}
		}
	};
}

As said before, we need a handle to store the shared library in memory once it is loaded from its file. We also need two symbol holders : allocClassSymbol and deleteClassSymbol.

The DLOpenLib() function is quite simple, it is calling dlopen() to load the library in memory. The DLCloseLib() function is calling dlclose() to unload it.

The interesting stuff is below :

std::shared_ptr DLGetInstance() override
{
	using allocClass = T *(*)();
	using deleteClass = void (*)(T *);
 
	auto allocFunc = reinterpret_cast(
			dlsym(_handle, _allocClassSymbol.c_str()));
	auto deleteFunc = reinterpret_cast(
			dlsym(_handle, _deleteClassSymbol.c_str()));
 
	if (!allocFunc || !deleteFunc) {
		DLCloseLib();
		std::cerr << dlerror() << std::endl;
	}
 
	return std::shared_ptr(
			allocFunc(),
			[deleteFunc](T *p){ deleteFunc(p); });
}

We use the return of dlsym() to get each symbol we need.
This variable is then casted to a function pointer, to make it exploitable.

So we have :
– Allocator entry point : function pointer of type allocClass & held by the variable allocFunc.
– Deleter entry point : function pointer of type deleteClass & held by the variable deleteFunc.

Finally, remember that we wanted to use smart pointers ? We shouldn’t use raw pointer anymore. That’s why we build it directly in this function, with the allocator and the deleter. Take a look at the overloads of std::shared_ptr’s constructor. Note that we call the deleter through a lambda, to pass it the raw pointer that we have to delete.

Windows’ DLLoader class

That’s basically the same principle. However the system calls are not the same, so don’t forget to change them. Here is the entire source code for this class.

#pragma once
 
#include 
#include "Windows.h"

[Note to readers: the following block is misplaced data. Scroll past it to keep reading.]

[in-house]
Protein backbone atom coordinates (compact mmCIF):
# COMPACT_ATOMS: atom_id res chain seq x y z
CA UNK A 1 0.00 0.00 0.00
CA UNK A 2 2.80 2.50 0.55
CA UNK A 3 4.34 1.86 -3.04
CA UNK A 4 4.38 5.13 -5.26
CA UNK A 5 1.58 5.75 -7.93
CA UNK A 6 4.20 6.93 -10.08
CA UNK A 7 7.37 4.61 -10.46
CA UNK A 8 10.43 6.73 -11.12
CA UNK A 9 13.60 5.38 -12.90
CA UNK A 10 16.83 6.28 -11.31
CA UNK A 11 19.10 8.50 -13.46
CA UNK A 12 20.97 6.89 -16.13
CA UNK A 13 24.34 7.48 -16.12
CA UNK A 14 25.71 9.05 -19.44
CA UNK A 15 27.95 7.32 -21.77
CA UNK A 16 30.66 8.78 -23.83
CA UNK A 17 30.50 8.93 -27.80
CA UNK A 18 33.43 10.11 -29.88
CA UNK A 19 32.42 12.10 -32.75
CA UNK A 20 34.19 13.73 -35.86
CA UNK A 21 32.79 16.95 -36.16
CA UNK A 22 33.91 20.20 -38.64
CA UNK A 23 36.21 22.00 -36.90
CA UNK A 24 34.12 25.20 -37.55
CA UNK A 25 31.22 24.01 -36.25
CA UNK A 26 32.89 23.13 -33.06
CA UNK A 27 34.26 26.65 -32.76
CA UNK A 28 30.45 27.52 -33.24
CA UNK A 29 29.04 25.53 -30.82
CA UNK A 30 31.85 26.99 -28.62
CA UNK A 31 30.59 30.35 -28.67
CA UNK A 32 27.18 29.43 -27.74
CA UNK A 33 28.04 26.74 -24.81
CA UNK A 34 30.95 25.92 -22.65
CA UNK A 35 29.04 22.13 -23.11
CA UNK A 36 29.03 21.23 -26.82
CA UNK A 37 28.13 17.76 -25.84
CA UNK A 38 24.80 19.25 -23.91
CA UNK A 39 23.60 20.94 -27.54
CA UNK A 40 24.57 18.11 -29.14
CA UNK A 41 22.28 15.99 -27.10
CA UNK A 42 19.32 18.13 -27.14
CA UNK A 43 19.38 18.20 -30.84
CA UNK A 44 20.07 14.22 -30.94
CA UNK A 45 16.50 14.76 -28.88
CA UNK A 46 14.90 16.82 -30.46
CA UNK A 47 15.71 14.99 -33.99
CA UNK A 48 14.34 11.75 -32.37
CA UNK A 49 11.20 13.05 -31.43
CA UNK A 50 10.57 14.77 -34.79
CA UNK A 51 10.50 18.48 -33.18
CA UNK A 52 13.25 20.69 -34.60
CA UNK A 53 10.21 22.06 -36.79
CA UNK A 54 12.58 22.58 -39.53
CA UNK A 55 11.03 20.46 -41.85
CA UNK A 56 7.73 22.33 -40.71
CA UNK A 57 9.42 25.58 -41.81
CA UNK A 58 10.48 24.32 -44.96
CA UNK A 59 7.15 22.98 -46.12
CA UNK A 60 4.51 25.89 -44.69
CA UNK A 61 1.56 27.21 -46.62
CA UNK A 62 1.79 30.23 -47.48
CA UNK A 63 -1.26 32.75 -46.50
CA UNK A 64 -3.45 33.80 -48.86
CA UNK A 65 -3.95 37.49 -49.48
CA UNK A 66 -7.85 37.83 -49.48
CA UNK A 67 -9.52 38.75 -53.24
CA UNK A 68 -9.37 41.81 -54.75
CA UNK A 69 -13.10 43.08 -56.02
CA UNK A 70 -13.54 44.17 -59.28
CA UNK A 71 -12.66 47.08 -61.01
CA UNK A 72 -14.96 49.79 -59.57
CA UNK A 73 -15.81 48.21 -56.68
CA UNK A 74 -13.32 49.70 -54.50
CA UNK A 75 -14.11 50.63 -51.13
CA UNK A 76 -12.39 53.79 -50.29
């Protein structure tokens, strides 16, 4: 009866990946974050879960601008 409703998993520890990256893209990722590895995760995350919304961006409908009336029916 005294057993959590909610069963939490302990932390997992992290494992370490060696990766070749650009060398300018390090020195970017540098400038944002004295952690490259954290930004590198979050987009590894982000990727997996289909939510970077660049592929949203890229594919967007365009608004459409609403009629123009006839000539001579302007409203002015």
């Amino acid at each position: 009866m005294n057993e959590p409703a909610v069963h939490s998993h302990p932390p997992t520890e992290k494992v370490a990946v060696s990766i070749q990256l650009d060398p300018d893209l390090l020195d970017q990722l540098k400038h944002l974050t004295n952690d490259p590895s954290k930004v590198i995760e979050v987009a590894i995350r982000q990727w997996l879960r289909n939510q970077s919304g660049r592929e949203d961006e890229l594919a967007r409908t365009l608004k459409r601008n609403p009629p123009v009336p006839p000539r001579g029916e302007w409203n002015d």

#include "IDLLoader.h"
 
namespace dlloader
{
	template 
	class DLLoader : public IDLLoader
	{
	private:
		HMODULE			_handle;
		std::string		_pathToLib;
		std::string		_allocClassSymbol;
		std::string		_deleteClassSymbol;
 
	public:
		DLLoader(std::string const &pathToLib,
			std::string const &allocClassSymbol = "allocator",
			std::string const &deleteClassSymbol = "deleter") :
			_handle(nullptr), _pathToLib(pathToLib),
			_allocClassSymbol(allocClassSymbol), _deleteClassSymbol(deleteClassSymbol)
		{}
 
		~DLLoader() = default;
 
		void DLOpenLib() override
		{
			if (!(_handle = LoadLibrary(_pathToLib.c_str()))) {
				std::cerr << "Can't open and load " << _pathToLib << std::endl;
			}
		}
 
		std::shared_ptr DLGetInstance() override
		{
			using allocClass = T * (*)();
			using deleteClass = void(*)(T *);
 
			auto allocFunc = reinterpret_cast(
				GetProcAddress(_handle, _allocClassSymbol.c_str()));
			auto deleteFunc = reinterpret_cast(
				GetProcAddress(_handle, _deleteClassSymbol.c_str()));
 
			if (!allocFunc || !deleteFunc) {
				DLCloseLib();
				std::cerr << "Can't find allocator or deleter symbol in " << _pathToLib << std::endl;
			}
 
			return std::shared_ptr(
				allocFunc(),
				[deleteFunc](T *p) { deleteFunc(p); });
		}
 
		void DLCloseLib() override
		{
			if (FreeLibrary(_handle) == 0) {
				std::cerr << "Can't close " << _pathToLib << std::endl;
			}
		}
	};
}

The last part that we need is the core, to link all of this !

The Core

#include 
#include 
#include 
#include "DLLoader.h"
#include "IPlanet.h"
 
using namespace std; 
 
#ifdef WIN32
static const std::string bespinLibPath = "Bespin.dll";
static const std::string tatooineLibPath = "Tatooine.dll";
#endif
#ifdef __linux__
static const std::string bespinLibPath = "./libBespin.so";
static const std::string tatooineLibPath = "./libTatooine.so";
#endif

For the sake of the example, the shared libraries paths are hard-coded. Don’t forget to compile the libraries individually, and put them in the executable’s folder.

void greetFromAPlanet(dlloader::DLLoader& dlloader)
{
	std::shared_ptr<IPlanet> planet = dlloader.DLGetInstance();
 
	planet->greet();
}
 
void greet(const std::string& path)
{
	dlloader::DLLoader dlloader(path);
 
	std::cout << "Loading " << path << std::endl;
	dlloader.DLOpenLib();
 
	greetFromAPlanet(dlloader);
 
	std::cout << "Unloading " << path << std::endl;
	dlloader.DLCloseLib();
}
 
int main()
{
	greet(tatooineLibPath);
	greet(bespinLibPath);
 
	return 0;
}

In greet() and greetFromAPlanet() we use everything we just coded. As you see, we’re using shared pointers. Also, the core doesn’t know anything about either the Tatooine library, or the Bespin library. All it knows is the IPlanet interface.

Greetings

That’s it, I hope you enjoyed learning this stuff as much as I did ! Don’t hesitate to send me remarks, or comments, I’ll be pleased to answer them.

Don’t forget to checkout the code hosted on Github for this tutorial as well, and may the force be with you.

Special thanks to Ylannl for making the code compatible with MacOS.